Cupping the back of her neck, he leaned in as if about to kiss her.
She grabbed his wrist and shook her head. “Nash, wait.”
His eyes widened, and his face lost all color. “Shit. You don’t feel the same way. I should have known.” He stood and dug his toe into the floor. “I’m sorry.”
“Don’t be.” Reaching for his hand, she ran the tips of her fingers along his. “I’m flattered. It’s just…. There’s something about me I’ve never told you.”
He turned to face her, his brows furrowed. “What? You’ve been having a secret fling?”
“No.” Victoria chuckled. Like that would ever happen. “You know I’ve been concentrating hard on my school work and haven’t had time for that type of relationship.”
He grimaced. “That’s why I’ve never said anything about it before.”
“Well….” Even after the worldwide acceptance of people like her, she still found it hard to tell anyone. “I’m a lesbian. I’m attracted to women, not men.”
“But you’ve never been with anyone. You told me that. How do you know?” He joined her on the bed again, brushing his palm across her shoulder. “Maybe I can change your mind. I can show you how good it can be.”
She smiled and shook her head. Didn’t work like that. “You can’t change my mind, Nash. It’s the way I am, not a decision I suddenly made.”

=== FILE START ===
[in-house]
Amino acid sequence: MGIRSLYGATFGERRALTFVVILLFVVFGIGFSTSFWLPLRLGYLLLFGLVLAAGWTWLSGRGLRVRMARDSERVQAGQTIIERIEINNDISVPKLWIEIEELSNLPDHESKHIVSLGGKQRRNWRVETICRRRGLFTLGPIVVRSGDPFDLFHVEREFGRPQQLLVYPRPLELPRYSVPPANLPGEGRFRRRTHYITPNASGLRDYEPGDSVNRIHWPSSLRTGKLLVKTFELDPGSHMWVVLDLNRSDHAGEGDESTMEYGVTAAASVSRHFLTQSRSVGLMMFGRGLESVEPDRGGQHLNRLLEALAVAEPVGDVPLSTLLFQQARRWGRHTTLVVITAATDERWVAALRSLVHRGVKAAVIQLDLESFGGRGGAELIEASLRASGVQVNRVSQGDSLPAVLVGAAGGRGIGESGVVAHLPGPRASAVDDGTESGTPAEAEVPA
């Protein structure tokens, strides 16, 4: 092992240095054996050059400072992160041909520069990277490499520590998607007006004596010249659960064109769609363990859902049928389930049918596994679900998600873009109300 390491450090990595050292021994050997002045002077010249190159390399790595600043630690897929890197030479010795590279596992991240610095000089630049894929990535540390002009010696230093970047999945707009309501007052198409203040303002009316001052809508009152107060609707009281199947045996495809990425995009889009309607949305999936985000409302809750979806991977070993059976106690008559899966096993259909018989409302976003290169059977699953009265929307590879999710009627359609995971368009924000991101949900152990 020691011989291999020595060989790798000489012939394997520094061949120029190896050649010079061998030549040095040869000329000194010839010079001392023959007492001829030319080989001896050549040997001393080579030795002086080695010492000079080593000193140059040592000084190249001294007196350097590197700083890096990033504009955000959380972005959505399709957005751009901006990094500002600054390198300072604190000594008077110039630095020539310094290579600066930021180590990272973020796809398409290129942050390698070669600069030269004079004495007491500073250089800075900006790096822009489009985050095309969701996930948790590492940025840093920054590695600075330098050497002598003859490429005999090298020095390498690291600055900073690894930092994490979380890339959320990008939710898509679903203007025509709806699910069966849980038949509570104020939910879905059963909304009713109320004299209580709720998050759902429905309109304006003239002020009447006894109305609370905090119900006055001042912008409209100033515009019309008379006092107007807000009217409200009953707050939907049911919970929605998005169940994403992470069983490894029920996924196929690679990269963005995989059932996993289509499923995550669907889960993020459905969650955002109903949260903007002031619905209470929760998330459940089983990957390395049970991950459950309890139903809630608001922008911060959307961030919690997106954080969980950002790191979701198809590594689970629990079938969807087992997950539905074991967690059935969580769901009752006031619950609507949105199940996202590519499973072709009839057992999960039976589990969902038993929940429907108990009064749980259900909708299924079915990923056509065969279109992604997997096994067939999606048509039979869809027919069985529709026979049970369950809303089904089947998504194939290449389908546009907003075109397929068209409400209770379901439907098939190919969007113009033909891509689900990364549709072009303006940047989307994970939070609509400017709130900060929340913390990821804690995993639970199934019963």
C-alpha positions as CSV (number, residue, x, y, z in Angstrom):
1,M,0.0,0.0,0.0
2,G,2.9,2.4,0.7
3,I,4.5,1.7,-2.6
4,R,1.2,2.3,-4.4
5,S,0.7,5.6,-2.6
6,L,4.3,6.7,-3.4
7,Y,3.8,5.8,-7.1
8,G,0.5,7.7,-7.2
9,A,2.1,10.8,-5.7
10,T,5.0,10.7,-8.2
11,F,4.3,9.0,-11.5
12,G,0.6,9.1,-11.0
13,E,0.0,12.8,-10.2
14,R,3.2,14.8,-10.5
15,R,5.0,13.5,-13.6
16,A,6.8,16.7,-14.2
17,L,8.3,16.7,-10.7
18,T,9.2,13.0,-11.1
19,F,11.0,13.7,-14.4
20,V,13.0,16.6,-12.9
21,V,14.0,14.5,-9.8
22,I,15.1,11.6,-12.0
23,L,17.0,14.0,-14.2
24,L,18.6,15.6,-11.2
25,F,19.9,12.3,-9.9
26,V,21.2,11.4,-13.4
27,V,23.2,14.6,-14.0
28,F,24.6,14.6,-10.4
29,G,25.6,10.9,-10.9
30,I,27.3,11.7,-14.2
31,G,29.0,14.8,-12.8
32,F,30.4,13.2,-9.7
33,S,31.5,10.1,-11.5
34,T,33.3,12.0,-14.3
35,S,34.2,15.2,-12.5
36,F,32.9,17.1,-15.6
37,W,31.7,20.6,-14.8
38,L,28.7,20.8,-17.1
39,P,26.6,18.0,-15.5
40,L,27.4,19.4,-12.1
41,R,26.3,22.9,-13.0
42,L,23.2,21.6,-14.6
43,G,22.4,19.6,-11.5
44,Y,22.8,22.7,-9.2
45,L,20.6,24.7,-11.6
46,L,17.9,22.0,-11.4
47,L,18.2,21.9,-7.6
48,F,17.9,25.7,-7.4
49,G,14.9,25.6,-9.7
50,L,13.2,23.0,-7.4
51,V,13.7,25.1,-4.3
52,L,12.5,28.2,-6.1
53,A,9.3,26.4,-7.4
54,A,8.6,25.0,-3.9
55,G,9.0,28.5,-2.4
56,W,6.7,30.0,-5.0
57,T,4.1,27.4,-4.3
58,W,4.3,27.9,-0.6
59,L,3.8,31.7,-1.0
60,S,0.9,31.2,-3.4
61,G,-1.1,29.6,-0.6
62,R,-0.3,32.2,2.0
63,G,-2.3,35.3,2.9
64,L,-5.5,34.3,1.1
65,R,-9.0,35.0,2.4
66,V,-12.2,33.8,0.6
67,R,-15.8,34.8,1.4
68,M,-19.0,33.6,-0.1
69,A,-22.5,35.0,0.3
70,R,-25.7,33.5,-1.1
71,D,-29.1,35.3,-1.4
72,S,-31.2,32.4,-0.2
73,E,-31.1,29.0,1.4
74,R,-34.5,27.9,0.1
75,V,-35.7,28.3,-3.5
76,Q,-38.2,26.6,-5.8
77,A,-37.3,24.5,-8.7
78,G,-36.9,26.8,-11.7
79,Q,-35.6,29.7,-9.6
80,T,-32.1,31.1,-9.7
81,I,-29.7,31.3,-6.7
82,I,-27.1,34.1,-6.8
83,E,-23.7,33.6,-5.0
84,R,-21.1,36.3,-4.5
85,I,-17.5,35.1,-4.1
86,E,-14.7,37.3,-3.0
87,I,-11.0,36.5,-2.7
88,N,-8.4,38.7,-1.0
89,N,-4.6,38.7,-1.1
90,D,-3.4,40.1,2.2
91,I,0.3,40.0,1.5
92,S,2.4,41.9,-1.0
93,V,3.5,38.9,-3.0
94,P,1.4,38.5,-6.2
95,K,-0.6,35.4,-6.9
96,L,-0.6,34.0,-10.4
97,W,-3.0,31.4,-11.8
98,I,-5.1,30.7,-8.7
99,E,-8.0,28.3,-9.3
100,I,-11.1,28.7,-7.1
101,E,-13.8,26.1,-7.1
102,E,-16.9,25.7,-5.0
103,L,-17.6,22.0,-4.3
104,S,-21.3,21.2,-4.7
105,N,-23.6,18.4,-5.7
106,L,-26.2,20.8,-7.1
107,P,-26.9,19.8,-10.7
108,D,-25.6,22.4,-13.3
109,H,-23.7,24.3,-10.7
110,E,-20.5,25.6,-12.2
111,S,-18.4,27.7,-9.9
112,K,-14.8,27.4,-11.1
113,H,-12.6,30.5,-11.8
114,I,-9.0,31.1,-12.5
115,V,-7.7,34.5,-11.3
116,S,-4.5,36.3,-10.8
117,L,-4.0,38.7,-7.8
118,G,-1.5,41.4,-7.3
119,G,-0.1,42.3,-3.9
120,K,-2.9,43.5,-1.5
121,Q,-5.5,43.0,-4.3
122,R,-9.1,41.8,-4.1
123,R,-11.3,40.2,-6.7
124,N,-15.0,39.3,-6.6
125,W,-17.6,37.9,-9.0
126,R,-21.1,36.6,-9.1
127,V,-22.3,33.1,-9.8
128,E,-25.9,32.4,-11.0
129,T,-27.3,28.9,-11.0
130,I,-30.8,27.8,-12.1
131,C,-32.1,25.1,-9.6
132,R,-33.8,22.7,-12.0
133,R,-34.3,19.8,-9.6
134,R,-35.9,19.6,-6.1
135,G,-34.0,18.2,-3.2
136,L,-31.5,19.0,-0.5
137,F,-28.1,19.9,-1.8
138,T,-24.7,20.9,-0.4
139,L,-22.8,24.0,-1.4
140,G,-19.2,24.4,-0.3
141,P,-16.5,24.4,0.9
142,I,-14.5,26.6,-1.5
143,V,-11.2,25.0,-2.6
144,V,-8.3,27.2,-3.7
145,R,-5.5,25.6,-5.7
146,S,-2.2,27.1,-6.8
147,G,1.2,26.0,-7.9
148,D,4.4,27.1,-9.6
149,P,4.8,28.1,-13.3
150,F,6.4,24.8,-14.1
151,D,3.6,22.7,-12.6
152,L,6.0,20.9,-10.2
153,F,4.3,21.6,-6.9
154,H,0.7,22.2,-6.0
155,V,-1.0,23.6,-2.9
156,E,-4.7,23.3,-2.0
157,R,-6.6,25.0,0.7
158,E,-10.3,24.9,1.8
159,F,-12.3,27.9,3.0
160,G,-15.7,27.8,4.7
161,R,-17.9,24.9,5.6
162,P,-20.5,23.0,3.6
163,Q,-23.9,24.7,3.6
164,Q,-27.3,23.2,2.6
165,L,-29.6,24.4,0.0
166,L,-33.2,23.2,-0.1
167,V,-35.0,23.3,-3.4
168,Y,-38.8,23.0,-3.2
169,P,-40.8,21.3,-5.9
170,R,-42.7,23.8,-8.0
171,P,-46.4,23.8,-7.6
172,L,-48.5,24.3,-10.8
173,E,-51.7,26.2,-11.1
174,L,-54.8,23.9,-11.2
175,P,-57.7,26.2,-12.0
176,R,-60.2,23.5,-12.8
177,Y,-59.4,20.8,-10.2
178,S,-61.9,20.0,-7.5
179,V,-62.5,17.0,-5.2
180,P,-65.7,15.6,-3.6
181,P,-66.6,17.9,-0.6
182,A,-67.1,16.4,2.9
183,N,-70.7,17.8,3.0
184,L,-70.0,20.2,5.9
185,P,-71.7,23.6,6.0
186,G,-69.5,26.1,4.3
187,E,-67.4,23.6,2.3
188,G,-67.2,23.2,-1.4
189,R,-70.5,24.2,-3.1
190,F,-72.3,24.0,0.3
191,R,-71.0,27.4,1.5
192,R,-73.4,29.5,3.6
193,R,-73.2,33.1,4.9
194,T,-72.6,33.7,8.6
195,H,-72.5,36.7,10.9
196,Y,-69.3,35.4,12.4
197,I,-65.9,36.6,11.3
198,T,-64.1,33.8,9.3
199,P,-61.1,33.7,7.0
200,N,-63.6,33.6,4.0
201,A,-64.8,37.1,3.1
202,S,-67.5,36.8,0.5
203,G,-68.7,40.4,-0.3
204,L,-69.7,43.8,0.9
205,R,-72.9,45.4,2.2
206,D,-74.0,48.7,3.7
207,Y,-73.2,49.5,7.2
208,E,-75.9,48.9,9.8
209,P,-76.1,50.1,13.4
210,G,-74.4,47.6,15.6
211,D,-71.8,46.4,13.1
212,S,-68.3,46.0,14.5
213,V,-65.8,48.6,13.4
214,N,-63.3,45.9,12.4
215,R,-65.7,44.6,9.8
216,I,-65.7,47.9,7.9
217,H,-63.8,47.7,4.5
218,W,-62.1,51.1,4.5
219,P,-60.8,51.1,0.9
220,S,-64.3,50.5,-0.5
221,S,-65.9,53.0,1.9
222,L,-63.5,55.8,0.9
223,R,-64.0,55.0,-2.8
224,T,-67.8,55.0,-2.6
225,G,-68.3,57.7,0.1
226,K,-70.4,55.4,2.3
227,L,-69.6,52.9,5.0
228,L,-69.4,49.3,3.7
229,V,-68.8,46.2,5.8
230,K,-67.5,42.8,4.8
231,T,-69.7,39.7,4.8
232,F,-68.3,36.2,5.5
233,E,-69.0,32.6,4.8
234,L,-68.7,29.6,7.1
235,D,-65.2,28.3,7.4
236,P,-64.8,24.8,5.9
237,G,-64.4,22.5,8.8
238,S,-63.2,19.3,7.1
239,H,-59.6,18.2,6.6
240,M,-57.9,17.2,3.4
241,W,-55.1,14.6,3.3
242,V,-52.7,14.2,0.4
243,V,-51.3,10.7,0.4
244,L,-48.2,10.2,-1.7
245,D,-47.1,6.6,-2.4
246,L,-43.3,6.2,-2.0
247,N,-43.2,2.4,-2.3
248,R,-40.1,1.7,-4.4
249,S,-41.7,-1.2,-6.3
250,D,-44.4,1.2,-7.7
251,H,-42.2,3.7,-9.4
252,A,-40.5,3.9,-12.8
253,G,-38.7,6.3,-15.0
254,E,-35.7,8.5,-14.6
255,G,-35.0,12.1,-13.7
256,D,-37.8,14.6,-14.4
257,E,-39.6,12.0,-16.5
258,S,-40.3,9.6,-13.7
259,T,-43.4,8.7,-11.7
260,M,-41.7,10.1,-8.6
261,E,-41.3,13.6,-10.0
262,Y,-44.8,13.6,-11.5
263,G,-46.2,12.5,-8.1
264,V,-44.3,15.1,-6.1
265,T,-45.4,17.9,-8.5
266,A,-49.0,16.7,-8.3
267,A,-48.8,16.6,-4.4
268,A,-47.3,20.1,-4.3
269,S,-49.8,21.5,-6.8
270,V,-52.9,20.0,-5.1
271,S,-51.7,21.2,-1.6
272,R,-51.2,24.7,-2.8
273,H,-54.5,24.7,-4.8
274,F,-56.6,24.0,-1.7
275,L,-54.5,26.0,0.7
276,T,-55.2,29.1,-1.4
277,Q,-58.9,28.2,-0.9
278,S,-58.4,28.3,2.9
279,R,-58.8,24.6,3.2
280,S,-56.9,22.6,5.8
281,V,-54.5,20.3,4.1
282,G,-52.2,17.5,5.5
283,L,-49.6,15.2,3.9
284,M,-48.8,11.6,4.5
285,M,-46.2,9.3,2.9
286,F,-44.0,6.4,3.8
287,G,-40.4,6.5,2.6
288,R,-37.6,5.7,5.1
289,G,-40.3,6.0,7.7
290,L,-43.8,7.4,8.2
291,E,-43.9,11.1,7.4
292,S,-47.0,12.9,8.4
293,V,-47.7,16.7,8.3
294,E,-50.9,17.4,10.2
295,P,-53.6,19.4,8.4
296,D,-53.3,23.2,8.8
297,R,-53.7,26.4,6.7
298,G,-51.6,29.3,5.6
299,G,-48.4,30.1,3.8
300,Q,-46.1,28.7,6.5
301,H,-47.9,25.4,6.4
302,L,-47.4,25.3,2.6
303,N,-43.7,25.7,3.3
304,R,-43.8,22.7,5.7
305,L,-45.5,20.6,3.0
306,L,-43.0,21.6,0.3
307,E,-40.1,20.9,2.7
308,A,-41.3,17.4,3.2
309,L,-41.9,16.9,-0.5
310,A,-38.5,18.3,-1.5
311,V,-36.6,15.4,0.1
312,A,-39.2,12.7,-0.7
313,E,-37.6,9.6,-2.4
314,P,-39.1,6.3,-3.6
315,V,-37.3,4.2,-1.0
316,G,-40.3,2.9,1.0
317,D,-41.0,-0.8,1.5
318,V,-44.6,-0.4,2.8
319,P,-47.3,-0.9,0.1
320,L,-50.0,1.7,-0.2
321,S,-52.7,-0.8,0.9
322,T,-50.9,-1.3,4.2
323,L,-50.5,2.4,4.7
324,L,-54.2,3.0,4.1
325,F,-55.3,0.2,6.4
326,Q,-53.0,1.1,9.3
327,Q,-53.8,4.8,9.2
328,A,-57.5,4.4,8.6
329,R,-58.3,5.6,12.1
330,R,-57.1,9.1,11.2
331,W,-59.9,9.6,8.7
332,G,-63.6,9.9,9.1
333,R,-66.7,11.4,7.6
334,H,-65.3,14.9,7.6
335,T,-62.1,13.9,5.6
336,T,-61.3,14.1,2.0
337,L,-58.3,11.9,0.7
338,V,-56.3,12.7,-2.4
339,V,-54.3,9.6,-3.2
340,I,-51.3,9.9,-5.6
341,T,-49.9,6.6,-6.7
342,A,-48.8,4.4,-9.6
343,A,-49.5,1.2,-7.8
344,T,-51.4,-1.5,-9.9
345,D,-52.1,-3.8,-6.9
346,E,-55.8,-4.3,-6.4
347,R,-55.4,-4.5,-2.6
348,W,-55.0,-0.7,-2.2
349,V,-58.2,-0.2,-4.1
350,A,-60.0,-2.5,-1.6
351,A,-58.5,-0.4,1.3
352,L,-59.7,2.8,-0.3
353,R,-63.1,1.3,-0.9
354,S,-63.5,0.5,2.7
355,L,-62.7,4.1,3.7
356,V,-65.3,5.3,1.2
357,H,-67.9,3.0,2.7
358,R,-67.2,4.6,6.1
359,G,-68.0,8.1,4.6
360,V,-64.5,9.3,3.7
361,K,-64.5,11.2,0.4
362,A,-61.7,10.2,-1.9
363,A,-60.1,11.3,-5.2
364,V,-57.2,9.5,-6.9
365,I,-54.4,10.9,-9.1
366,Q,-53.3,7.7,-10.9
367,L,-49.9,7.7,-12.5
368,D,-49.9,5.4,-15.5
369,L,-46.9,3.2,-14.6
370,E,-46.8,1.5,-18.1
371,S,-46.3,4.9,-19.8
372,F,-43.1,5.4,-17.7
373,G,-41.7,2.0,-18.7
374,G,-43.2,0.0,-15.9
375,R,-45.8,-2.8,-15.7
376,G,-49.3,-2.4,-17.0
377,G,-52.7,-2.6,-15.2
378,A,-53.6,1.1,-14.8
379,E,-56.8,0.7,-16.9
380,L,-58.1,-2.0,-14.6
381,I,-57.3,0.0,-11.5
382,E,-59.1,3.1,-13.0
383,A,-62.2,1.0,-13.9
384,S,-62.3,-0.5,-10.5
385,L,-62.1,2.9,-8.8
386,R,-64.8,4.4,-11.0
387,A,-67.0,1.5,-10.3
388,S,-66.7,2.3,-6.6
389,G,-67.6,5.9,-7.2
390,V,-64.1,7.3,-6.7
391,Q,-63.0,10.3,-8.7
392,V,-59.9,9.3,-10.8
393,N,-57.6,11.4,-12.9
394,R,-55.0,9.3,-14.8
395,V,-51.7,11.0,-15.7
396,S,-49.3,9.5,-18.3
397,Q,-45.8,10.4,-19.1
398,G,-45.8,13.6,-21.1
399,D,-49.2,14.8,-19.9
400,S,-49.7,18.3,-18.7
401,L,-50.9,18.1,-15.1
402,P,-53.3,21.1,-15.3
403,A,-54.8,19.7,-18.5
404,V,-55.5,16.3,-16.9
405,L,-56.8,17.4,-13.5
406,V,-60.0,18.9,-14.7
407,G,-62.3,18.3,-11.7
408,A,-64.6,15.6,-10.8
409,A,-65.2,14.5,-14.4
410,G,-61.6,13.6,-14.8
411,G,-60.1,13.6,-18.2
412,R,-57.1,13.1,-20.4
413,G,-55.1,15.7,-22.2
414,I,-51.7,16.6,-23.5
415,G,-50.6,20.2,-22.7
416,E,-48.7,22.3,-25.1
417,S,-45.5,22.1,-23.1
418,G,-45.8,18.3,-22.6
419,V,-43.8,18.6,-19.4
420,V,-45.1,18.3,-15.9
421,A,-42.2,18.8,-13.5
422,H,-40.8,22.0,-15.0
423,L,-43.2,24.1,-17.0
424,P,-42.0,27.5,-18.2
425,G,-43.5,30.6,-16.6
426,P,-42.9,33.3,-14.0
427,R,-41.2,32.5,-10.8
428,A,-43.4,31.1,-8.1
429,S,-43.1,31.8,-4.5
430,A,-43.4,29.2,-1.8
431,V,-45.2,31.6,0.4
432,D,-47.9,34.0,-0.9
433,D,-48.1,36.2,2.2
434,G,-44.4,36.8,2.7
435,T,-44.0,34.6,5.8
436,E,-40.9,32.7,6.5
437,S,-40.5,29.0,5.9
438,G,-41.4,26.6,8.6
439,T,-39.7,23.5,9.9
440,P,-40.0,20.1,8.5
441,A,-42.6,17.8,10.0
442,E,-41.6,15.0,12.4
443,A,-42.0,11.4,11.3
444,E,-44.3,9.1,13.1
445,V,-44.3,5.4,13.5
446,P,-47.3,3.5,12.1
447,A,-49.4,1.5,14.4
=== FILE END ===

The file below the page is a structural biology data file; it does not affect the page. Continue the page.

Slapping his hands on his lap, he sighed. “So, I have no chance at all. I’m going to have to give you up to a woman?”
“You don’t have to give me up.” She kneeled behind him and hugged him from the back. “You’ll always be my friend. You can’t get rid of me that easily.”
He leaned against her. “I guess I should have known. That’s probably why we’ve been friends for so long without any weird sexual tension between us.”
Shoving him forward, she laughed. “Not until now. You just ruined it.”
In a heartbeat, he pulled her down onto the bed and lay behind her, his arm wrapped around her. “Can I at least spend these last few moments with you?”
She spun to face him and kissed his forehead. If only she could take him with her, have someone familiar to talk to on the other side of the universe. “I’m going to miss you, too.” A year, maybe longer, in space would be lonely without any friends. But Nash would be a communicator beep away, her refuge when homesickness threatened to swallow her up.
Surrounded by his warmth, she finally fell asleep.
The multi-colored mass swirled in front of Victoria, churning and spinning, ready to suck her in and spit her out in another galaxy. She’d already stepped through one portal to meet up with the other new students from the Milky Way, a greater variety of non-humanoid creatures than she’d ever imagined. And those were the few types of extraterrestrials allowed to attend Thanh Academy. Many others would eat all the undergraduates if permitted to visit the school.